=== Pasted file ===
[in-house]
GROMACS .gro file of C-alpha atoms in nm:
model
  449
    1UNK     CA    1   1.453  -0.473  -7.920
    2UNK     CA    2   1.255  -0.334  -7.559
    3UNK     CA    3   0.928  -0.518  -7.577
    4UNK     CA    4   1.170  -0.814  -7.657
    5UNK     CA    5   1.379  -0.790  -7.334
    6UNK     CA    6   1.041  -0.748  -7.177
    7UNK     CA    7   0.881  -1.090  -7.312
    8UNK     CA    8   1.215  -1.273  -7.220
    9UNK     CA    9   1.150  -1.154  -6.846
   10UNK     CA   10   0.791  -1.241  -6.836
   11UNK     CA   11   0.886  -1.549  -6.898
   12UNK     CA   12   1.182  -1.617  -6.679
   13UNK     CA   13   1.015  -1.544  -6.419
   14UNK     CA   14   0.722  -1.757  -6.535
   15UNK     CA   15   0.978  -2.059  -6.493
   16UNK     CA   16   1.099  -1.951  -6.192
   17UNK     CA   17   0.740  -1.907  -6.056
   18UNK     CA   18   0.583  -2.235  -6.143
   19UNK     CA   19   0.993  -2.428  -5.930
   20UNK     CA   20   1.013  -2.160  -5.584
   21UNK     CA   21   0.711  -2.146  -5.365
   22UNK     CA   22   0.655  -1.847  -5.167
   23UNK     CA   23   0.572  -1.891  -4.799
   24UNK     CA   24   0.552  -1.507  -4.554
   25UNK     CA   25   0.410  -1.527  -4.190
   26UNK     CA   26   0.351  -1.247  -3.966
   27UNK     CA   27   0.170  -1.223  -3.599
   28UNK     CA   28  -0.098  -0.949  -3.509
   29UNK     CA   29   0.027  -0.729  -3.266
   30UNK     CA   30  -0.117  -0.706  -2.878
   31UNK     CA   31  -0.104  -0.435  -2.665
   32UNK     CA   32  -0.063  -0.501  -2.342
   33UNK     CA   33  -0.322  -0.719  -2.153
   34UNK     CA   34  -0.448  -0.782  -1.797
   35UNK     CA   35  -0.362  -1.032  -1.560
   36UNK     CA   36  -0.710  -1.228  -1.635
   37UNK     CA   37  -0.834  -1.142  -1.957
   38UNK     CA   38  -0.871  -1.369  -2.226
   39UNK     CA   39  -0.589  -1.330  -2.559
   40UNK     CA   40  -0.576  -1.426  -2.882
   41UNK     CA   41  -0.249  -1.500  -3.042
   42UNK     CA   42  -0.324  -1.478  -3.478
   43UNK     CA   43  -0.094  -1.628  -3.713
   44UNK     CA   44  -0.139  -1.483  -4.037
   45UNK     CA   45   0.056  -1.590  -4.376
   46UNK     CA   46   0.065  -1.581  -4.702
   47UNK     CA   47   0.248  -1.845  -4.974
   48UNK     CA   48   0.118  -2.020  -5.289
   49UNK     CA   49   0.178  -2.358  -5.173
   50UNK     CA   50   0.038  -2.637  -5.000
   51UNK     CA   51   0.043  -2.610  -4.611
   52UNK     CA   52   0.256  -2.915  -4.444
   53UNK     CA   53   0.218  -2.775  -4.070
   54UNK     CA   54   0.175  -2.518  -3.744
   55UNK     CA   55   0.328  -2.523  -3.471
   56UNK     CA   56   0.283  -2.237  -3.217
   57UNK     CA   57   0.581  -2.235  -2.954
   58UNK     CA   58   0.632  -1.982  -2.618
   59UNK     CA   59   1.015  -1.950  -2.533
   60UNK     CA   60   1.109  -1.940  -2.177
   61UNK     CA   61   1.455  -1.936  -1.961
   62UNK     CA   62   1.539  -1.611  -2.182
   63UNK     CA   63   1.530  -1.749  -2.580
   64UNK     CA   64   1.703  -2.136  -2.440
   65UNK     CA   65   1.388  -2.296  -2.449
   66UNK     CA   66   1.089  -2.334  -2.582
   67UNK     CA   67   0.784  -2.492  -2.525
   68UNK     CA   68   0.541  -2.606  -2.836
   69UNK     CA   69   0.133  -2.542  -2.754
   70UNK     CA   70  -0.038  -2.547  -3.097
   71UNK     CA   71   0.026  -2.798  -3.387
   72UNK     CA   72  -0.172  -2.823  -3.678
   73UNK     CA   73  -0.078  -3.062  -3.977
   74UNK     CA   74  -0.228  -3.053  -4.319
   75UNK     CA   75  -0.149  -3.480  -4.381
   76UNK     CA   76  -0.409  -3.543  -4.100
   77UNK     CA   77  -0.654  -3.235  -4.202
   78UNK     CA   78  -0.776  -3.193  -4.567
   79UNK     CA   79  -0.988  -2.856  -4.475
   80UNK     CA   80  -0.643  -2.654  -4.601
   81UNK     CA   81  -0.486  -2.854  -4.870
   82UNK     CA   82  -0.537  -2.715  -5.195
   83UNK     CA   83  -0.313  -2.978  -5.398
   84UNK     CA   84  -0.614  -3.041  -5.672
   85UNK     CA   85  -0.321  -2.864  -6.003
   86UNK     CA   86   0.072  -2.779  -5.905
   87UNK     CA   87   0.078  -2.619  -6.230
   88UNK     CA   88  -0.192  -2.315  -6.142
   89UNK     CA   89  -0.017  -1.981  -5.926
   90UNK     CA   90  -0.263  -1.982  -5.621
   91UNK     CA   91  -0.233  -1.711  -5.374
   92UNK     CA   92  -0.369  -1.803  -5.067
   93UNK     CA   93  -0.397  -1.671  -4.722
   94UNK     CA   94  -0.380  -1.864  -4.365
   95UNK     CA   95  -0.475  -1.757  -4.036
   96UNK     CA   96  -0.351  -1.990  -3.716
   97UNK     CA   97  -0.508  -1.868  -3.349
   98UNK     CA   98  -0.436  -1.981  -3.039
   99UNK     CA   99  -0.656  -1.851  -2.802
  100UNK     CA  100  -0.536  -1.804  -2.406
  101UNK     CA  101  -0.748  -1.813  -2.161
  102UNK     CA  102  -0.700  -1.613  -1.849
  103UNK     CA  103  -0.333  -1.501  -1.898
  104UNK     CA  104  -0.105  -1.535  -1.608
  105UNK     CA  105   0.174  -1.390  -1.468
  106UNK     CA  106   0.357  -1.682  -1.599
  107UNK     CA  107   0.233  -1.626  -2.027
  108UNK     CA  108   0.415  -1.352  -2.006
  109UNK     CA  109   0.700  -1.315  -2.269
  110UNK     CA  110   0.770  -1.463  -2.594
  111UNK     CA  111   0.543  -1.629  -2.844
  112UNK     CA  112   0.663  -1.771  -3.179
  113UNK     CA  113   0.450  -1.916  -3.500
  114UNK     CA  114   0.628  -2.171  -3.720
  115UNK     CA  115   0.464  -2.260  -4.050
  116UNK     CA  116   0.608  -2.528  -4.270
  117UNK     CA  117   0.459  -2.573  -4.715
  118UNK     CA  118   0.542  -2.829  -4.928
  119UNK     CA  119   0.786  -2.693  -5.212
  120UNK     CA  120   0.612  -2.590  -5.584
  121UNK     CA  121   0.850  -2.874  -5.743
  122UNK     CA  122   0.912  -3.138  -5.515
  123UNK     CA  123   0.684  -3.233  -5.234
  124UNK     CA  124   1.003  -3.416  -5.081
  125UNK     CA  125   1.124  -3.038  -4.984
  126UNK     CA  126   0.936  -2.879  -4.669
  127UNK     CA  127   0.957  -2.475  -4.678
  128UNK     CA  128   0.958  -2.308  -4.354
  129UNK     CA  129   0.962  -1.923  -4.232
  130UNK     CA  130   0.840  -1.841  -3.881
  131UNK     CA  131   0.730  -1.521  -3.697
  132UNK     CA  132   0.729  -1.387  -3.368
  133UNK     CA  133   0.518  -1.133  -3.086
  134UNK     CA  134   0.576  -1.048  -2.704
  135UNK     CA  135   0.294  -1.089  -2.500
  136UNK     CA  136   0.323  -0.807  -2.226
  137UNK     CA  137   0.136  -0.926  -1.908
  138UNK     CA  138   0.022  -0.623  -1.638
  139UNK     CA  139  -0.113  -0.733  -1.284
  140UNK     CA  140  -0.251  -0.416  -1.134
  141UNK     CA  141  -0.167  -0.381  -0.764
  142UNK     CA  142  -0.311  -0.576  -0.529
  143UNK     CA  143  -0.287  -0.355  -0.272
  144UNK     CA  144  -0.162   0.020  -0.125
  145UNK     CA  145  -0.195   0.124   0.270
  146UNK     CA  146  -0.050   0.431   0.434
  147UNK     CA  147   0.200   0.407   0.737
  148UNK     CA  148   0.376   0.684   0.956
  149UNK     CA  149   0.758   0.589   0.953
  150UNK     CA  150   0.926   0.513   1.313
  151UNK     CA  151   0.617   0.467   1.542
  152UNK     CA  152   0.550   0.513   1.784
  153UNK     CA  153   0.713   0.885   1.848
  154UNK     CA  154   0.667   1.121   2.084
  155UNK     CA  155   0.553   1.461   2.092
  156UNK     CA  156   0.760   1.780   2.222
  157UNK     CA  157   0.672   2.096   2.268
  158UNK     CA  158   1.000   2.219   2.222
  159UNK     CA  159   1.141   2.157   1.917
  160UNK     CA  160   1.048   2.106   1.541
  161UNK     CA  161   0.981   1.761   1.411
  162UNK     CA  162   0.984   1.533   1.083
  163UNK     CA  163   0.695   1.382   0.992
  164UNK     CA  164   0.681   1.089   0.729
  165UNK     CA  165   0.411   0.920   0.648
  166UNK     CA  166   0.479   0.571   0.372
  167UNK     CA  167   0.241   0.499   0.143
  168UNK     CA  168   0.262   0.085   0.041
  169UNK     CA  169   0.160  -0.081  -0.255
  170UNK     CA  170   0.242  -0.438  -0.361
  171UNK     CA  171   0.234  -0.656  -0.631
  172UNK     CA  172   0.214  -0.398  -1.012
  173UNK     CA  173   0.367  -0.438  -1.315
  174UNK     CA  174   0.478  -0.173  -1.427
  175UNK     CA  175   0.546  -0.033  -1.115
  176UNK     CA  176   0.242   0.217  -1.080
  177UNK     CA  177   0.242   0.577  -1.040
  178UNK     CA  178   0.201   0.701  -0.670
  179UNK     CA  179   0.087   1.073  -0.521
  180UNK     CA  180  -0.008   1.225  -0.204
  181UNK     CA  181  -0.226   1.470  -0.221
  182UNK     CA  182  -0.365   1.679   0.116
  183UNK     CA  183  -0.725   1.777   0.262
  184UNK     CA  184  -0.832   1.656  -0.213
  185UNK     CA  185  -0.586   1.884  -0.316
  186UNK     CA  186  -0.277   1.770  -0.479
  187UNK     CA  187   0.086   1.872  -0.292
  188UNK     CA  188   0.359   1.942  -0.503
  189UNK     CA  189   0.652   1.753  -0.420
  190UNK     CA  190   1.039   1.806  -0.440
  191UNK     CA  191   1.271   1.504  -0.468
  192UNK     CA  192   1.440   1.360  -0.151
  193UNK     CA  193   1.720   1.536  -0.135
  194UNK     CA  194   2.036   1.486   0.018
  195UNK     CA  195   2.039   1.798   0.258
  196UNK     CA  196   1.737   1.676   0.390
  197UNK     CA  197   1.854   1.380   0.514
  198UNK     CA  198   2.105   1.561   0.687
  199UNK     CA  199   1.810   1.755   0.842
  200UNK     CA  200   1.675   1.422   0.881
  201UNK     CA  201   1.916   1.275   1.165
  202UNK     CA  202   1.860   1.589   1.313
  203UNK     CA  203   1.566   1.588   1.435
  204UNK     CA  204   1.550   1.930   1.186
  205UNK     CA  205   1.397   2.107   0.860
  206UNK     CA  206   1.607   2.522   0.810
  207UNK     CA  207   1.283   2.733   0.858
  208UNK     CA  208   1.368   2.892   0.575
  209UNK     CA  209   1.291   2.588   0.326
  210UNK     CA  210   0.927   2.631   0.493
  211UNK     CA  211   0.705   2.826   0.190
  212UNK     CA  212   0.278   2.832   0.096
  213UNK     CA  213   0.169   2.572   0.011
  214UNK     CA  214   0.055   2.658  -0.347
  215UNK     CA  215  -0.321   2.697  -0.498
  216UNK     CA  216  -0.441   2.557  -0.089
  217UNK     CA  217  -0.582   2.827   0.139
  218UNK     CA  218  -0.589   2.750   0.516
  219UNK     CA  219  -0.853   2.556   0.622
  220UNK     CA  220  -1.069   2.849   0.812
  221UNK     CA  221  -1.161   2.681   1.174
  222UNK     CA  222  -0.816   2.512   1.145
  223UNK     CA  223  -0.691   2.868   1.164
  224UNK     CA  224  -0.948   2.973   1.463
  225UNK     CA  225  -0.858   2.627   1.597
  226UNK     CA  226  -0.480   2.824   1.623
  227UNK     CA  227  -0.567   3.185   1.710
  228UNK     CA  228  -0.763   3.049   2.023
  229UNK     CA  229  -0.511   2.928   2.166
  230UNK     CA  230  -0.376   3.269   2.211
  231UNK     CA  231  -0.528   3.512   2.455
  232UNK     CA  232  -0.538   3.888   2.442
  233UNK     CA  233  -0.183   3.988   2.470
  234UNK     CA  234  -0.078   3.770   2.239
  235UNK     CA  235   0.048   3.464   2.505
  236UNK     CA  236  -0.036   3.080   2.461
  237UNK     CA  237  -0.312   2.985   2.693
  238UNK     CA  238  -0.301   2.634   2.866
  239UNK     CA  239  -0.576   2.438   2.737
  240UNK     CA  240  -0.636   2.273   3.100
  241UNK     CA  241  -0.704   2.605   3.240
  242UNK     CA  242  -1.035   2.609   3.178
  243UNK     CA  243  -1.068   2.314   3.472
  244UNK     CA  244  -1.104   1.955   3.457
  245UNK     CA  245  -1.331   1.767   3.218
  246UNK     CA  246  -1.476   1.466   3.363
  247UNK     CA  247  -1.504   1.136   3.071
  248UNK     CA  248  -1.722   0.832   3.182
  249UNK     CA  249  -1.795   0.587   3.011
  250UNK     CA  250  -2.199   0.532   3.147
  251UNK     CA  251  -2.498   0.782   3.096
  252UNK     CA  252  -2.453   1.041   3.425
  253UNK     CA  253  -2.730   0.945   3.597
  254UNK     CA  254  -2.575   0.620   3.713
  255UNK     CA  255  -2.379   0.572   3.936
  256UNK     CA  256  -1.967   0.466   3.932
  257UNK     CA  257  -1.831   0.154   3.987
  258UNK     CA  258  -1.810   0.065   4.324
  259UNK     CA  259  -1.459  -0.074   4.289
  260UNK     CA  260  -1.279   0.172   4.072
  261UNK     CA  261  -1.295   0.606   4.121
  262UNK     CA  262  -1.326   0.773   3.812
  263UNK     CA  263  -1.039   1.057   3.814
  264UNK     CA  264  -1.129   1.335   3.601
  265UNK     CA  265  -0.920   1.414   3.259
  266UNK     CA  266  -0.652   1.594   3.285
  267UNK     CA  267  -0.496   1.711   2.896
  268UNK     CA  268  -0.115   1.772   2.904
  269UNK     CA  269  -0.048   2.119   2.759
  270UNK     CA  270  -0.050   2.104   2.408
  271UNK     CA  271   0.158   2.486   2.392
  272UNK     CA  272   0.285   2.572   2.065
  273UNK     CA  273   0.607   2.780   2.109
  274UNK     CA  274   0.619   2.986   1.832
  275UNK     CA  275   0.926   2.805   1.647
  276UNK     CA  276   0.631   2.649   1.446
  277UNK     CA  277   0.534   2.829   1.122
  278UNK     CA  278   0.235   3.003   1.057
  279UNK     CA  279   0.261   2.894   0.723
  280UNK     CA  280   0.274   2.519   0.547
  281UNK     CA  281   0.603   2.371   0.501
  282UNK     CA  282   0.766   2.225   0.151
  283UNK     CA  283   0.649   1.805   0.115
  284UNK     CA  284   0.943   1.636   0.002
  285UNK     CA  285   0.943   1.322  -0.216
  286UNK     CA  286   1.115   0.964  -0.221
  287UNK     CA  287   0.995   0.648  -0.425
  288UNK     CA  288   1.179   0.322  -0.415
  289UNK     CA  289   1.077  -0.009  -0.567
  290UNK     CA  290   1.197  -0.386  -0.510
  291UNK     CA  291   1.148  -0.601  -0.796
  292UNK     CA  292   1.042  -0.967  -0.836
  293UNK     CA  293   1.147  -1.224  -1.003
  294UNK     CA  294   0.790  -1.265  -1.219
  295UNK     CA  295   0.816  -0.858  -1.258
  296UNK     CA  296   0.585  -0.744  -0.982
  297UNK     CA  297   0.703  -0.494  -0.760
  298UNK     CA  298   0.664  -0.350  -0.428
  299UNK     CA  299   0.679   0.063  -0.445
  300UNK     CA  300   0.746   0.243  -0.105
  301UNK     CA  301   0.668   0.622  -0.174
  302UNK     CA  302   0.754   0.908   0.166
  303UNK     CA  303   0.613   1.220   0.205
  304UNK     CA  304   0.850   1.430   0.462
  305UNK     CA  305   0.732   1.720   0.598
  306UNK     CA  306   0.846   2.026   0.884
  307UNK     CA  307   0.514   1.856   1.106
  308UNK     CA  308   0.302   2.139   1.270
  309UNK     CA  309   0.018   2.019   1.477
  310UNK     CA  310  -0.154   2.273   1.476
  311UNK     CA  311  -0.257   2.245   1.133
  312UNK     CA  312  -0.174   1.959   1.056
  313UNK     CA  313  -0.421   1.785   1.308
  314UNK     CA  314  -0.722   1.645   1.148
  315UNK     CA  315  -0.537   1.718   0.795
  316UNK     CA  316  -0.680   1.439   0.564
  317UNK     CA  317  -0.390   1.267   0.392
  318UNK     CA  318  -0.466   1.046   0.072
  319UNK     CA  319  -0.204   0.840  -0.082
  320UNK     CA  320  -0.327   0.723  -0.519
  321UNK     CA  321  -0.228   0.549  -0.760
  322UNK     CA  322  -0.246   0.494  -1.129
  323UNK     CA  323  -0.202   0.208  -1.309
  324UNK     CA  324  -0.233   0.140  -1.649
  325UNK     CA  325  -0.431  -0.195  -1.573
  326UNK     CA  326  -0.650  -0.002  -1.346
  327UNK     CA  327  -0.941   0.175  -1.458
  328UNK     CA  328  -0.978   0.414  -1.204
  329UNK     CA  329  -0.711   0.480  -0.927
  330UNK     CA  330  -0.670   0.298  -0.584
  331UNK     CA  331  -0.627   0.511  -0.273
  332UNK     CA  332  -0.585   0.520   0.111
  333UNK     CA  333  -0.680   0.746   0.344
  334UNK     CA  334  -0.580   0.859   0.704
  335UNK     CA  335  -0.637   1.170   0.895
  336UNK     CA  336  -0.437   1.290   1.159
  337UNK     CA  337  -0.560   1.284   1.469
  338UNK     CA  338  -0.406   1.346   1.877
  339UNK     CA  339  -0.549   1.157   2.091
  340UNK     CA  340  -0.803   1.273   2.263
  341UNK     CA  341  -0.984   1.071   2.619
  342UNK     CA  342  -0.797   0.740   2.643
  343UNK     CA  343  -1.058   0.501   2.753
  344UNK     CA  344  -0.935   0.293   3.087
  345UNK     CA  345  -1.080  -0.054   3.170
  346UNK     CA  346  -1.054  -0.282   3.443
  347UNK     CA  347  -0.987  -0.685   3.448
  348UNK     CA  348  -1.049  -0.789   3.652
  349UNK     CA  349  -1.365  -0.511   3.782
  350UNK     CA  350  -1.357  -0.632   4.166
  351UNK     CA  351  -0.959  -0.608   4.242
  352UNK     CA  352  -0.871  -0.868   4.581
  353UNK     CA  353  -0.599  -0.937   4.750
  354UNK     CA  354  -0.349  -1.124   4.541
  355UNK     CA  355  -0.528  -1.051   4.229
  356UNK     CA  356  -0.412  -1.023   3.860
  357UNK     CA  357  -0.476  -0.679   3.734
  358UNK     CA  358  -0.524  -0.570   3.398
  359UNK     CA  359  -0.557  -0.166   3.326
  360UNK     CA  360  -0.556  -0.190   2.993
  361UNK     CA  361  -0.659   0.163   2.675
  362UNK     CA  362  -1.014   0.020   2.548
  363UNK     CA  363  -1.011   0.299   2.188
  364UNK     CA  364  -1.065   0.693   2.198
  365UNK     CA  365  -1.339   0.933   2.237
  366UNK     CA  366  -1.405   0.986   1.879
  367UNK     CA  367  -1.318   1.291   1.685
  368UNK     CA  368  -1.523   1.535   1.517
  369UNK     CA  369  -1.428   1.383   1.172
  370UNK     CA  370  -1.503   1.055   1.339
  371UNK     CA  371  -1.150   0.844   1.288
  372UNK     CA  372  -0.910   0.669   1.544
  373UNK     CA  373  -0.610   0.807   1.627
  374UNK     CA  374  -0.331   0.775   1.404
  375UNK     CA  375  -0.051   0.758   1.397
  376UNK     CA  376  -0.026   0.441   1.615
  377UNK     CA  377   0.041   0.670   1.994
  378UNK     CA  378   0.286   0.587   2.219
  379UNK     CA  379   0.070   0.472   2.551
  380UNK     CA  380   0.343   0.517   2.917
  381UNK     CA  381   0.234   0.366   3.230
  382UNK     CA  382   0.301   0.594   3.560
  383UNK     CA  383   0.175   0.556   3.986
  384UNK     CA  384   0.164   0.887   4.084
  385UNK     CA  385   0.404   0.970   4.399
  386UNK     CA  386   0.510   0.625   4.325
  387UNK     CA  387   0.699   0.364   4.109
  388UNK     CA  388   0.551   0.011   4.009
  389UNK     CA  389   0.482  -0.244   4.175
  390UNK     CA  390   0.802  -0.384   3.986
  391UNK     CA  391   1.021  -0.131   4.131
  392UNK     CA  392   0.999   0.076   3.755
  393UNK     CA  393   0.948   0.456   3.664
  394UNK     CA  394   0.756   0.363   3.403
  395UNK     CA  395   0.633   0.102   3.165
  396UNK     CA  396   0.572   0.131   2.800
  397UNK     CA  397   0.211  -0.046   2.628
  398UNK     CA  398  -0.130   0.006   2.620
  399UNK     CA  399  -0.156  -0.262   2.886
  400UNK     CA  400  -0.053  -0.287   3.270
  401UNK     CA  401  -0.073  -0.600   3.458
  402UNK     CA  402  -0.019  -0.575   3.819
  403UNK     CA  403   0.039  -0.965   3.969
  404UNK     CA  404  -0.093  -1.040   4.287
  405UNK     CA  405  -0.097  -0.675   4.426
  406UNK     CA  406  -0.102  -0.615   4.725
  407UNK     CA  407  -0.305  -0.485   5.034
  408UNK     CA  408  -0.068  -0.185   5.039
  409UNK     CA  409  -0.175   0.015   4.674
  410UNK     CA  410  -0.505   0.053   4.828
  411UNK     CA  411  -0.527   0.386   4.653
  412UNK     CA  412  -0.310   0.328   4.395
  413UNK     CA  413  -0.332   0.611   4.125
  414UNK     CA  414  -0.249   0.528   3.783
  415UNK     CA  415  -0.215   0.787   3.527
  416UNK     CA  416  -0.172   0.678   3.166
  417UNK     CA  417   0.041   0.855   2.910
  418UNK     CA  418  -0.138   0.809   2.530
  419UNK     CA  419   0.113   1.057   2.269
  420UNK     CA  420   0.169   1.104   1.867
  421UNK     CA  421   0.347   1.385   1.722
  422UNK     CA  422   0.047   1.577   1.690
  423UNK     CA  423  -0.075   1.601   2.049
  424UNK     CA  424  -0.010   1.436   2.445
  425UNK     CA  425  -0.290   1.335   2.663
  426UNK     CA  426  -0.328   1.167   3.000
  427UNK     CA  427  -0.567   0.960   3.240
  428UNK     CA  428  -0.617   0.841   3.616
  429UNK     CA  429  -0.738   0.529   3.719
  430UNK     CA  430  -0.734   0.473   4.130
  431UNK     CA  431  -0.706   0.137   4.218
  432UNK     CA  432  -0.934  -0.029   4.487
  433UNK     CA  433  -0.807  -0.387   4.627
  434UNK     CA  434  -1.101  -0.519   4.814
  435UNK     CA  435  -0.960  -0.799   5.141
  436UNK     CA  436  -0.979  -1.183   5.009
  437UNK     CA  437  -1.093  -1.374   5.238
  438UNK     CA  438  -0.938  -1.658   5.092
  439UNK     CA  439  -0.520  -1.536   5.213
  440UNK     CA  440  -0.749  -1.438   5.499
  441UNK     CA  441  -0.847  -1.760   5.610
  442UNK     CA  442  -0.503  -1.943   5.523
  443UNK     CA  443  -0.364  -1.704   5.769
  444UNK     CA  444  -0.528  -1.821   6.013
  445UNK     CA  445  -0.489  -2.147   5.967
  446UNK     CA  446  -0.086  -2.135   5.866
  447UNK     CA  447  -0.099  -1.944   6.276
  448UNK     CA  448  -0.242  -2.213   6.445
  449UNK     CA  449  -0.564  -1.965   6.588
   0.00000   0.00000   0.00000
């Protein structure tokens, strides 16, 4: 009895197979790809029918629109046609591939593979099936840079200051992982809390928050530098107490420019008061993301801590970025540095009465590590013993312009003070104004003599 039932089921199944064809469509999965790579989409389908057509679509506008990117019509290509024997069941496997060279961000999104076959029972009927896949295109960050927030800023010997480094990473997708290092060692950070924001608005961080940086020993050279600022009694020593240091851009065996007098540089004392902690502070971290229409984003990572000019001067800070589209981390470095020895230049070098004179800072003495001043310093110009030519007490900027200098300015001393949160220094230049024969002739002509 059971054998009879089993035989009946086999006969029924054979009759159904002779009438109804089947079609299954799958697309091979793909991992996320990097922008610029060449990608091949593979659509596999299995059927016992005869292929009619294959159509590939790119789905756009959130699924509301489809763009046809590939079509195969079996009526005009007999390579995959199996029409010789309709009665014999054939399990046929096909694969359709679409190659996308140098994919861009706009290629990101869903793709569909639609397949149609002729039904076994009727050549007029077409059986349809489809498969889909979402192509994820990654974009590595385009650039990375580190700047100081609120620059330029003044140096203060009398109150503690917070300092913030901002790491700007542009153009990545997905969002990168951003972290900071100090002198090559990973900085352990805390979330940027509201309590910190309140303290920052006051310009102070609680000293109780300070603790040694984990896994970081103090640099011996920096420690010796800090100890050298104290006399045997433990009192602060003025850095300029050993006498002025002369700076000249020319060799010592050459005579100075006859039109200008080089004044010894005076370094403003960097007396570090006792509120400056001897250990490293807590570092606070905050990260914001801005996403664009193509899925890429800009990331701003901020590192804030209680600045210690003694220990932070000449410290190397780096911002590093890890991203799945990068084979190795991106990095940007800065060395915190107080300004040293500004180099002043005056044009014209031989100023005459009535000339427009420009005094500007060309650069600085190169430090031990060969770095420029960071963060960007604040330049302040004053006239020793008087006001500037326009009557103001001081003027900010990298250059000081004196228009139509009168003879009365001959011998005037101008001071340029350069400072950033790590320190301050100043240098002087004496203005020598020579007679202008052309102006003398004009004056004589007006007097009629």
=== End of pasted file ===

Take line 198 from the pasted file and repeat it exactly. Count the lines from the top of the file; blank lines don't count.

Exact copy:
  194UNK     CA  194   2.036   1.486   0.018